CHATHAM-KENT – For the last 10 years, Laurent (Woody) Van Arkel has farmed with three goals in mind: disturb the soil as little as possible, leave the ground covered as much as possible, and keep a living root system in the soil as much as possible. He strip-tills corn and sugar beets and no-tills wheat, soybeans, and sunflowers at his cropping and hog-finishing operation south of Dresden.
His efforts were recognized last month by the Ontario Soil and Crop Improvement Association (OSCIA), which presented him with its 2022 Soil Champion Award. The award is given annually to a strong soil advocate.
Beyond his goals of the last decade, the recipient has been looking at ways to reduce tillage and feed the soil biology at his farm for close to 40 years.
Today, manure from his pigs is applied after winter wheat, followed by a cover crop. For the last three years, he’s been using perennial cover crops between row crops as part of one of Agriculture and Agri-Food Canada’s Living Lab projects. The approach sees him plant corn (or other commodity crops) between pre-existing, perennial strips of clover. He employs a special multi-row mower to keep the clover (or another cover crop) short while the main crop grows.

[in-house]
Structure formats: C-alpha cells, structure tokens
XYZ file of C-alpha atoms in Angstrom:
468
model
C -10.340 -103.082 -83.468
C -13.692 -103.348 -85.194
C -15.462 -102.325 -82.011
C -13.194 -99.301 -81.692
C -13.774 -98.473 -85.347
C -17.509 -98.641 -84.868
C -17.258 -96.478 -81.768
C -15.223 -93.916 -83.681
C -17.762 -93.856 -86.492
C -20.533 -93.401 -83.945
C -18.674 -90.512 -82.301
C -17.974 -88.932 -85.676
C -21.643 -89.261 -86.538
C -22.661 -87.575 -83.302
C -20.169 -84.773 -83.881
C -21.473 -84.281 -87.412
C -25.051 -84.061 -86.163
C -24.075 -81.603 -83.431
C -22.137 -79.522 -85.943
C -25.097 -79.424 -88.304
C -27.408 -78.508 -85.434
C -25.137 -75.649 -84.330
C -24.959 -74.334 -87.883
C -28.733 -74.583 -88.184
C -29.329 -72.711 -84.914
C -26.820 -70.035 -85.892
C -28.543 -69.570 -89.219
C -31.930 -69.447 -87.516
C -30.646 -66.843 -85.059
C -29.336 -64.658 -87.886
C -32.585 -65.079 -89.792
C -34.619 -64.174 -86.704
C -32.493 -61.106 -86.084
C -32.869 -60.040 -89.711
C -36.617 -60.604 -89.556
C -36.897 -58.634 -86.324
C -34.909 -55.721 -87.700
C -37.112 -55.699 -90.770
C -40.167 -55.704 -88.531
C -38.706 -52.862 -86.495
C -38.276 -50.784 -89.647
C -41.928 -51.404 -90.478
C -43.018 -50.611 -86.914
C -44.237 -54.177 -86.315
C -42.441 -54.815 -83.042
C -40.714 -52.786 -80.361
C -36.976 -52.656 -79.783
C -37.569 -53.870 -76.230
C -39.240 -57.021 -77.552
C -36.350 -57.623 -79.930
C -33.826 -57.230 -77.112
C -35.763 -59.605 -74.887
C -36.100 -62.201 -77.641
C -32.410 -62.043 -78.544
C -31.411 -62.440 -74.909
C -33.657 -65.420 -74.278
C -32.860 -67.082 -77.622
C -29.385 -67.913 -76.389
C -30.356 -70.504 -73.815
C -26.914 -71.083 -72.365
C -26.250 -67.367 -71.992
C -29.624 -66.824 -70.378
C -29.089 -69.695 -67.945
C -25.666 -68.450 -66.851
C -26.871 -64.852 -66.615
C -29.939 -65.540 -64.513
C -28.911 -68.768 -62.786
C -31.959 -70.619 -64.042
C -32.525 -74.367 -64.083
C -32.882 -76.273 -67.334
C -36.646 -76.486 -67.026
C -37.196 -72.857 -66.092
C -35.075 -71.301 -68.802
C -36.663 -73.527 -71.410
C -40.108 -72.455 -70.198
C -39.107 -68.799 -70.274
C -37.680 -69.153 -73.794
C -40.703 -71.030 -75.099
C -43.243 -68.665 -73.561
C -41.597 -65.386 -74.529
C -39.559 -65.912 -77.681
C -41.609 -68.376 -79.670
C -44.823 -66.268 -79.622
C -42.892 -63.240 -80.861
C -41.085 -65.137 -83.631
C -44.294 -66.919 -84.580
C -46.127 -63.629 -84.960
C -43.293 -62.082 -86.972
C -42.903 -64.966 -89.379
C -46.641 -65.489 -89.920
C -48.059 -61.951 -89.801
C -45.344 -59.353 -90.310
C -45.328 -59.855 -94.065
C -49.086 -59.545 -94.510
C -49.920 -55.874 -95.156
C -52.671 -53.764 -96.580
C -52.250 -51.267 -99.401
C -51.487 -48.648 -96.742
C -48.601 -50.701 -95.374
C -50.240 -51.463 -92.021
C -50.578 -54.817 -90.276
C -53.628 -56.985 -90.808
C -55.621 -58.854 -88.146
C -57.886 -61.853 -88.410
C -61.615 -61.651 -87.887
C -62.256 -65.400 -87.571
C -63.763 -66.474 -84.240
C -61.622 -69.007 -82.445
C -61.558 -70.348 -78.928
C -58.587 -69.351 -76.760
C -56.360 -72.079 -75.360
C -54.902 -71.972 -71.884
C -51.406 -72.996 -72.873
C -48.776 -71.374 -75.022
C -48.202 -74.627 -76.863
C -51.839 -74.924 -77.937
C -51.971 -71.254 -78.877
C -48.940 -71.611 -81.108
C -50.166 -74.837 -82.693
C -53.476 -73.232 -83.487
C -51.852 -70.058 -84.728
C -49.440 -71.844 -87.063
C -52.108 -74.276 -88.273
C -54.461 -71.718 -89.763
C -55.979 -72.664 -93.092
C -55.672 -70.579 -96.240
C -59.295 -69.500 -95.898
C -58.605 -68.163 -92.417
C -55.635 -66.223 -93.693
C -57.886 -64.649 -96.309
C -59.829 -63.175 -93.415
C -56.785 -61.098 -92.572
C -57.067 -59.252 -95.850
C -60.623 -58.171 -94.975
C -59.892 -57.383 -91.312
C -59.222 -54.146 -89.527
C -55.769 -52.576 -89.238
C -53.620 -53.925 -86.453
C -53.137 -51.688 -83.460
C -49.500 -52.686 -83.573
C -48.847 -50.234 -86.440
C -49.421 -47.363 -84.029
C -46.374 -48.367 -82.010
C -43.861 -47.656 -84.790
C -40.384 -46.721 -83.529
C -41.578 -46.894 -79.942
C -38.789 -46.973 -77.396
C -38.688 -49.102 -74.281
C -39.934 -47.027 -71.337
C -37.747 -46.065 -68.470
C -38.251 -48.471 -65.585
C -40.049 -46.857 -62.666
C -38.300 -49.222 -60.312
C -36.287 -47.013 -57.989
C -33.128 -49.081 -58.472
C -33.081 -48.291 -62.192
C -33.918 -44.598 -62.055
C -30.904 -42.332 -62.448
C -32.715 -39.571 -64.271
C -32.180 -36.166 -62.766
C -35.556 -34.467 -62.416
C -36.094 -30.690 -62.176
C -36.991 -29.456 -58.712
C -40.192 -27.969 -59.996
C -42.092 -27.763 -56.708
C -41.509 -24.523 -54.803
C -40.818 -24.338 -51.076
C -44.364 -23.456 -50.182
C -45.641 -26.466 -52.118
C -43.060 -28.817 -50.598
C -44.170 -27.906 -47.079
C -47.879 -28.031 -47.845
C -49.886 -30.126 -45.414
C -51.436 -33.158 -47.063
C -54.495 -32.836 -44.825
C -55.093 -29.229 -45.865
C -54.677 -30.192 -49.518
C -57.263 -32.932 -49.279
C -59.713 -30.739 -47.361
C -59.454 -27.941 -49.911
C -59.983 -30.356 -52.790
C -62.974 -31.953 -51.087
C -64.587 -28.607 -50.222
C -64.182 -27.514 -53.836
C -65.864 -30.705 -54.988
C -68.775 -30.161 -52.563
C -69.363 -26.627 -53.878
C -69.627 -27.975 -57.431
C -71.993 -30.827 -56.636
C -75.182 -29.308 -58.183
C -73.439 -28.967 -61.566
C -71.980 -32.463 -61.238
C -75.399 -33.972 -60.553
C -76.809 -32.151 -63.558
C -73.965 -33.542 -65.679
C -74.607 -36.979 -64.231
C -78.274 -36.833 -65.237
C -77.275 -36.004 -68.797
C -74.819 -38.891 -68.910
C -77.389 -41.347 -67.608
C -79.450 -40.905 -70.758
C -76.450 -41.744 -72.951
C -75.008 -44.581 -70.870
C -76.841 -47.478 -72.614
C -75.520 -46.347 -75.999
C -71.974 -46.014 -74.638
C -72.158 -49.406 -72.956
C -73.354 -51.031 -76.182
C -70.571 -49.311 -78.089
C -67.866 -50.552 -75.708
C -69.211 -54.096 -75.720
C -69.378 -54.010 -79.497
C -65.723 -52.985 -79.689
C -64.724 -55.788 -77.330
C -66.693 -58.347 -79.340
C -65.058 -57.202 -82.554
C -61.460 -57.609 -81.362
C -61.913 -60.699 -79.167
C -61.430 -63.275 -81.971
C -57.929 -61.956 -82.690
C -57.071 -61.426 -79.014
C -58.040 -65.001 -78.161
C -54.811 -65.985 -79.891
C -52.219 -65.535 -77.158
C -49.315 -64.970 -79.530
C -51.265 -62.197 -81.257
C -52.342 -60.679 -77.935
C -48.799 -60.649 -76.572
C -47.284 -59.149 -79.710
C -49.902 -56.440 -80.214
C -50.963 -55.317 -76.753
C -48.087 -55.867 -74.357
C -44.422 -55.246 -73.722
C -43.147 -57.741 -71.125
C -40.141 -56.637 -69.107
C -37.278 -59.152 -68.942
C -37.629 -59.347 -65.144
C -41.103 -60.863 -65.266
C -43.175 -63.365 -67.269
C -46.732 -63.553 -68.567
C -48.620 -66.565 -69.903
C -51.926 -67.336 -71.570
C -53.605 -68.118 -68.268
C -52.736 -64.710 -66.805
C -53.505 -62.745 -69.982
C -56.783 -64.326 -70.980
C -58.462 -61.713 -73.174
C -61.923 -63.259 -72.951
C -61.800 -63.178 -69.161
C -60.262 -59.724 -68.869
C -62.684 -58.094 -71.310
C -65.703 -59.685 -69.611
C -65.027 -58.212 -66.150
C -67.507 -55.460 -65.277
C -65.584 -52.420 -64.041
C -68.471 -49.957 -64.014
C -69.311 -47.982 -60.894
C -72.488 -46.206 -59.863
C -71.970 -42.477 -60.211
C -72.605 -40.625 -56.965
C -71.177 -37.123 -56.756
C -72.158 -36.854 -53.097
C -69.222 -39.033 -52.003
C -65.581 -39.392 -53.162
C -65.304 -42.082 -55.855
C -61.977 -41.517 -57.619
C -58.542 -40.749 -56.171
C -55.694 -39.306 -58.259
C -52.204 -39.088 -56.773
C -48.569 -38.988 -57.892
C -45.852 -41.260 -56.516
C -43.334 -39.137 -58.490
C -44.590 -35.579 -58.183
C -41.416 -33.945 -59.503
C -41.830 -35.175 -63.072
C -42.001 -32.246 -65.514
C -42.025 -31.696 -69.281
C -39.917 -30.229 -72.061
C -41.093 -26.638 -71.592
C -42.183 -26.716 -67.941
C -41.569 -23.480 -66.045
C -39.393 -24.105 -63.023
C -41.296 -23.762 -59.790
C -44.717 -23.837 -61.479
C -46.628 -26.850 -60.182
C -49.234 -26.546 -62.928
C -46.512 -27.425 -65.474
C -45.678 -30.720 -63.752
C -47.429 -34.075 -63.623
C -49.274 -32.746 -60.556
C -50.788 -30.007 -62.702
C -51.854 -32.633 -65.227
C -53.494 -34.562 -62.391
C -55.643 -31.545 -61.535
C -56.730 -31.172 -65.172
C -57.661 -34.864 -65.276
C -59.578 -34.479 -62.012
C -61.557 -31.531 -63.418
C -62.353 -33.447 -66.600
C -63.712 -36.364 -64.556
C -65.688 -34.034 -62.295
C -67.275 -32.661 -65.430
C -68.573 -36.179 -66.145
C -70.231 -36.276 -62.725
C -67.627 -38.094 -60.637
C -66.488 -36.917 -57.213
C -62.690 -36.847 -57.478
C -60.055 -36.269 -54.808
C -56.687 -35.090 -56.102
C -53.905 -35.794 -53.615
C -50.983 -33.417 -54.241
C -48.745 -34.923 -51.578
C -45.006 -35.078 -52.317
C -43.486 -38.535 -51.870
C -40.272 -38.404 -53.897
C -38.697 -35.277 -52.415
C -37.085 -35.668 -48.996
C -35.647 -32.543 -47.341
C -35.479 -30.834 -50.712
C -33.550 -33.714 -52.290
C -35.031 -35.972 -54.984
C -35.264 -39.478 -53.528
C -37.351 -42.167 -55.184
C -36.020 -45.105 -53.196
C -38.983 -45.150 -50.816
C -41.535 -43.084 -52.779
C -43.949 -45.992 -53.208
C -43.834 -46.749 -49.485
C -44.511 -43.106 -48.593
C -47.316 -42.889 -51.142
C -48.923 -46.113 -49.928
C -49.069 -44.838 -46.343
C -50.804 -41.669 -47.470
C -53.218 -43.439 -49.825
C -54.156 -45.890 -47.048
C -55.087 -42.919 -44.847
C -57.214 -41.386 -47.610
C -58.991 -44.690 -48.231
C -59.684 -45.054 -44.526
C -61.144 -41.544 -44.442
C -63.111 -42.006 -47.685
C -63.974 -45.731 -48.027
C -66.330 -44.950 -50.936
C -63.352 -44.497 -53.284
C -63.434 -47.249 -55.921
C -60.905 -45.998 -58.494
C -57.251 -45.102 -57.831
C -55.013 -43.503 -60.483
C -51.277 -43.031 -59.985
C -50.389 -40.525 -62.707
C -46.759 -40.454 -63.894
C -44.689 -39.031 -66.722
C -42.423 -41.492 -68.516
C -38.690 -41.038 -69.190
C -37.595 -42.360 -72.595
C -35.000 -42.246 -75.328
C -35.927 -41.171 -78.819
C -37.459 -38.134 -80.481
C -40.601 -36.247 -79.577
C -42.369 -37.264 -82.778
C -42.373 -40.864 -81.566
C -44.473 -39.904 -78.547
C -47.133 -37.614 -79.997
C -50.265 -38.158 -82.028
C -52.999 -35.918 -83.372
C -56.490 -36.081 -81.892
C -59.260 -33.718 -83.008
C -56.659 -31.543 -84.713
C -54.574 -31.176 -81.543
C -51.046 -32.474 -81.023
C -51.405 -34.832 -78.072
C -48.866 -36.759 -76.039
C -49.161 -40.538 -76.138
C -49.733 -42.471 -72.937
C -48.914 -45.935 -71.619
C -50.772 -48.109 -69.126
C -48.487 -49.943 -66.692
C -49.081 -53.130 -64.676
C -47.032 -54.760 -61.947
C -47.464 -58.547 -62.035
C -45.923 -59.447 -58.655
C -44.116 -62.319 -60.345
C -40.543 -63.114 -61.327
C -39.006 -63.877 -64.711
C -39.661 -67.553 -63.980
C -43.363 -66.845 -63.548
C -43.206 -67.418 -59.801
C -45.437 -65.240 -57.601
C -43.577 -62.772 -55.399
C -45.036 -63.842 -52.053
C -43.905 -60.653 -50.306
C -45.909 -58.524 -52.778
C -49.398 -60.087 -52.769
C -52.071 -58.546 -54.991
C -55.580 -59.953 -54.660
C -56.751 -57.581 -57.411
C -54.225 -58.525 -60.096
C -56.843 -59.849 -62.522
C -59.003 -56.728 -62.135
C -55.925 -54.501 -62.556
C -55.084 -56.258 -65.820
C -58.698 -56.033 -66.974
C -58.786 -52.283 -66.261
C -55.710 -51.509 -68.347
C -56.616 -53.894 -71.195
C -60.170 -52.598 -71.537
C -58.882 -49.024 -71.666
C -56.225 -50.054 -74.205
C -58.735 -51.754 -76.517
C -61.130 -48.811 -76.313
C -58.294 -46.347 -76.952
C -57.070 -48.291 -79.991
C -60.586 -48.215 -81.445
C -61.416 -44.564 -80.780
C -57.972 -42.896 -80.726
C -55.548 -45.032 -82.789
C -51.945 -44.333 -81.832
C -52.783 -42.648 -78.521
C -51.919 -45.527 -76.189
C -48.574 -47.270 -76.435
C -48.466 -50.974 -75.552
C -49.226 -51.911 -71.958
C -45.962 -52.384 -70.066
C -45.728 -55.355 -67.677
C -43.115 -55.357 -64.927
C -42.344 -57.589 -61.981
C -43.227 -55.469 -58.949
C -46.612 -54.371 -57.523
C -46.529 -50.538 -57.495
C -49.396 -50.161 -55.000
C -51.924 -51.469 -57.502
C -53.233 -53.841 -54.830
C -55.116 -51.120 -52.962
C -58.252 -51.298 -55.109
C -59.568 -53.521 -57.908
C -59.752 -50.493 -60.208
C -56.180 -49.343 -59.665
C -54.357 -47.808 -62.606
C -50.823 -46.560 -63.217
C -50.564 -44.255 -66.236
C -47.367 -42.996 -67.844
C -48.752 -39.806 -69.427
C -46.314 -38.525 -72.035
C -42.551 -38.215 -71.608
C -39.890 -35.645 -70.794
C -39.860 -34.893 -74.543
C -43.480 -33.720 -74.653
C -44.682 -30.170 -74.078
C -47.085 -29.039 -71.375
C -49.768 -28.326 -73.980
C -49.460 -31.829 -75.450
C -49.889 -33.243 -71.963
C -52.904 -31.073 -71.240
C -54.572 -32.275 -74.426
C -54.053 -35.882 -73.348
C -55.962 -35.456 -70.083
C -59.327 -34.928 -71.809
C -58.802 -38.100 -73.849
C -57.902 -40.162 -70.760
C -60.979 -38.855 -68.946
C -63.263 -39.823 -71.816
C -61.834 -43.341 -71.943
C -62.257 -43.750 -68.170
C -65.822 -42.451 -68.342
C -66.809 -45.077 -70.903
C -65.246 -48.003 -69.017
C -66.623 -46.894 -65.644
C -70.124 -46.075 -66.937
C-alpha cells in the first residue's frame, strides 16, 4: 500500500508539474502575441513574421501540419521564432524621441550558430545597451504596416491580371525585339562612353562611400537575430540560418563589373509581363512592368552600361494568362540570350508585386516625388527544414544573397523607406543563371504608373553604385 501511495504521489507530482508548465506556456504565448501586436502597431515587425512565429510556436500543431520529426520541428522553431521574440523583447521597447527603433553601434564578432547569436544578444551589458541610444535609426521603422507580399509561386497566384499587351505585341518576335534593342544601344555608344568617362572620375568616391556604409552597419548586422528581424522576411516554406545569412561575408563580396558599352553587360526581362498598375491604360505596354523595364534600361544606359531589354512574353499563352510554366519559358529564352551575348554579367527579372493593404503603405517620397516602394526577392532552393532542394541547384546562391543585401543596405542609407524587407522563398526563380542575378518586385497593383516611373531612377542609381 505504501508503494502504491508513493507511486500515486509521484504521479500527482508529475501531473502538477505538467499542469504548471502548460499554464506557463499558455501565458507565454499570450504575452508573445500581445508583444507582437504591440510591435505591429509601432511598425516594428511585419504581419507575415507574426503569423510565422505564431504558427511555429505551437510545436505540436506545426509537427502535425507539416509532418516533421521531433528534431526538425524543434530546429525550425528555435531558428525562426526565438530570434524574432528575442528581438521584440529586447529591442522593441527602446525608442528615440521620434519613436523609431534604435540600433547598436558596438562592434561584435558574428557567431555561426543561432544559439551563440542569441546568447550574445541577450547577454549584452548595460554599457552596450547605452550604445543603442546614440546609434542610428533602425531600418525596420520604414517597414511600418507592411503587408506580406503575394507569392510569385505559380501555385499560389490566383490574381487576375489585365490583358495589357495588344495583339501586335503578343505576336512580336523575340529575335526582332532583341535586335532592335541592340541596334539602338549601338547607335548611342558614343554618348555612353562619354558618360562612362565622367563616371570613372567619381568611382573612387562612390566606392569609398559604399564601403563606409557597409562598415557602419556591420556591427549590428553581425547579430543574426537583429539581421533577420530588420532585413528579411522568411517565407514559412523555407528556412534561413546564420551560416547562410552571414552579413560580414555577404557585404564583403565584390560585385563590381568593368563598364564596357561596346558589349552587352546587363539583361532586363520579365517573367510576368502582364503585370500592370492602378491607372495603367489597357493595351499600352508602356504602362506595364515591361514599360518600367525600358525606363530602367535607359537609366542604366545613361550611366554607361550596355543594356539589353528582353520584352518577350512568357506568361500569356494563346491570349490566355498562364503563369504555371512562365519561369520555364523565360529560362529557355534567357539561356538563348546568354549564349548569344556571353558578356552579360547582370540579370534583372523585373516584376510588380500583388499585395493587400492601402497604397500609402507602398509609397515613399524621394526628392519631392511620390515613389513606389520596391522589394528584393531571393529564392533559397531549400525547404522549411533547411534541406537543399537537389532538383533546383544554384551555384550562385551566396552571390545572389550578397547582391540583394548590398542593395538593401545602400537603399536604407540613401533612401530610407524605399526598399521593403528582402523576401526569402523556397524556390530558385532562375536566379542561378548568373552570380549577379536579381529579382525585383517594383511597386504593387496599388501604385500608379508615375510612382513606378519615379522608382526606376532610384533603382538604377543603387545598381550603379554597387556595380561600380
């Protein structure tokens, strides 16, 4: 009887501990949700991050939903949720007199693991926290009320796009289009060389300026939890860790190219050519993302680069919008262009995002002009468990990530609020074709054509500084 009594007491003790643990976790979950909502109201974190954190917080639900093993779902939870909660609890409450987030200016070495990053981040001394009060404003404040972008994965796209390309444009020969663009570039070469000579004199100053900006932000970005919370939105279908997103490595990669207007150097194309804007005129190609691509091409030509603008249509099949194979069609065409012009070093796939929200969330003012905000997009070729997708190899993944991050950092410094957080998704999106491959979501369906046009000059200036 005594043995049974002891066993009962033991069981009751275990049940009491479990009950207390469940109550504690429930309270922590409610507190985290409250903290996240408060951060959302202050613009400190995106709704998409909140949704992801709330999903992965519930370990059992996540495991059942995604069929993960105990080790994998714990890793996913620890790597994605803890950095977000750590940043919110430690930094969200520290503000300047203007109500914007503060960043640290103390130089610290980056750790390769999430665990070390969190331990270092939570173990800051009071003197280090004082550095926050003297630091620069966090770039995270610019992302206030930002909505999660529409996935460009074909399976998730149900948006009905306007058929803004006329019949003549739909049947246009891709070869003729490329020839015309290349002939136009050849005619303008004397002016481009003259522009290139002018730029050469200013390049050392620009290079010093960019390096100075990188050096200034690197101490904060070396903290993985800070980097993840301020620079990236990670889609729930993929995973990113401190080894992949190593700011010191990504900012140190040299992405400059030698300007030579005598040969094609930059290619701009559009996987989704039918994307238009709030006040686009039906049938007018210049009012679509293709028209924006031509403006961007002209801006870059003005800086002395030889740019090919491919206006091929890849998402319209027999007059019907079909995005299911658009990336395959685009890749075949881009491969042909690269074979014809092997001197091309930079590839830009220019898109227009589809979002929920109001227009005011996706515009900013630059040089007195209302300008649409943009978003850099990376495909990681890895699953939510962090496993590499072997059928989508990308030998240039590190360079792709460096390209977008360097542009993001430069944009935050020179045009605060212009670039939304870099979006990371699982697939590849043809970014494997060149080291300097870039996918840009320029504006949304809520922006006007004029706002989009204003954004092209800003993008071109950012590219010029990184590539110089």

The resulting corn yield “still isn’t where I want it to be” but in 2021 “got much closer than in previous years,” he said in a recent video released by the Innovative Farmers of Ontario, an organization he serves as past president. The strip-till system offers “pretty decent weed control” with just two passes of the mower and no herbicides, he said.
Van Arkel’s “passion for soil health and his drive to continually look for new and better ways of doing things make him a worthy recipient of the … Soil Champion Award,” OSCIA President Warren Schneckenburger said. “Through his willingness to share his soil health experiences openly, he has become a valuable source of information for other farmers who are working to improve soil sustainability on their own farms too.”
Van Arkel also volunteers with the Ontario Soil Network and frequently speaks at meetings and events in Canada and the United States. He also showcases his farming experiences on Twitter, where he has almost 6,500 followers.